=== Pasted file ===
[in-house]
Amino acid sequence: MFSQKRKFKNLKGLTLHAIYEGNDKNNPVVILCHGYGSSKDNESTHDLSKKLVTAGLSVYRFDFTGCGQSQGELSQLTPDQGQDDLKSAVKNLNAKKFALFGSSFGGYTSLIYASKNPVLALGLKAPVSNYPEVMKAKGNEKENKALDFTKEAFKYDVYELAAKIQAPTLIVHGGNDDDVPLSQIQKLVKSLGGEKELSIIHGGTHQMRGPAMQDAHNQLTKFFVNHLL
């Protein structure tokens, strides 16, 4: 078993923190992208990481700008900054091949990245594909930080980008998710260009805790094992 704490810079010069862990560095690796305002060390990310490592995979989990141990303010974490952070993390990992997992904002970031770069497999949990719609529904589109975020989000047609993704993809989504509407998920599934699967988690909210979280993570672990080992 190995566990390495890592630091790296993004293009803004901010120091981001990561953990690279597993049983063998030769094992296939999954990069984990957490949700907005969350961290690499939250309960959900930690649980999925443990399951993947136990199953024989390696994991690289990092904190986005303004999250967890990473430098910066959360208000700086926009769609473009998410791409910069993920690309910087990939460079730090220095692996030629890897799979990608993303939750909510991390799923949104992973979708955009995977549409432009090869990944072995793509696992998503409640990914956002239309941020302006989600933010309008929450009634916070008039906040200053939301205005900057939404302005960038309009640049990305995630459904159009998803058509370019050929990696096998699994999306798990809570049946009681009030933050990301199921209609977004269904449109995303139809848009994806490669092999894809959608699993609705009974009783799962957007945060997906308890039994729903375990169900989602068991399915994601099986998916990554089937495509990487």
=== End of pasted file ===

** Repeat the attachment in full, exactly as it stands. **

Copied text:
[in-house]
Amino acid sequence: MFSQKRKFKNLKGLTLHAIYEGNDKNNPVVILCHGYGSSKDNESTHDLSKKLVTAGLSVYRFDFTGCGQSQGELSQLTPDQGQDDLKSAVKNLNAKKFALFGSSFGGYTSLIYASKNPVLALGLKAPVSNYPEVMKAKGNEKENKALDFTKEAFKYDVYELAAKIQAPTLIVHGGNDDDVPLSQIQKLVKSLGGEKELSIIHGGTHQMRGPAMQDAHNQLTKFFVNHLL
């Protein structure tokens, strides 16, 4: 078993923190992208990481700008900054091949990245594909930080980008998710260009805790094992 704490810079010069862990560095690796305002060390990310490592995979989990141990303010974490952070993390990992997992904002970031770069497999949990719609529904589109975020989000047609993704993809989504509407998920599934699967988690909210979280993570672990080992 190995566990390495890592630091790296993004293009803004901010120091981001990561953990690279597993049983063998030769094992296939999954990069984990957490949700907005969350961290690499939250309960959900930690649980999925443990399951993947136990199953024989390696994991690289990092904190986005303004999250967890990473430098910066959360208000700086926009769609473009998410791409910069993920690309910087990939460079730090220095692996030629890897799979990608993303939750909510991390799923949104992973979708955009995977549409432009090869990944072995793509696992998503409640990914956002239309941020302006989600933010309008929450009634916070008039906040200053939301205005900057939404302005960038309009640049990305995630459904159009998803058509370019050929990696096998699994999306798990809570049946009681009030933050990301199921209609977004269904449109995303139809848009994806490669092999894809959608699993609705009974009783799962957007945060997906308890039994729903375990169900989602068991399915994601099986998916990554089937495509990487």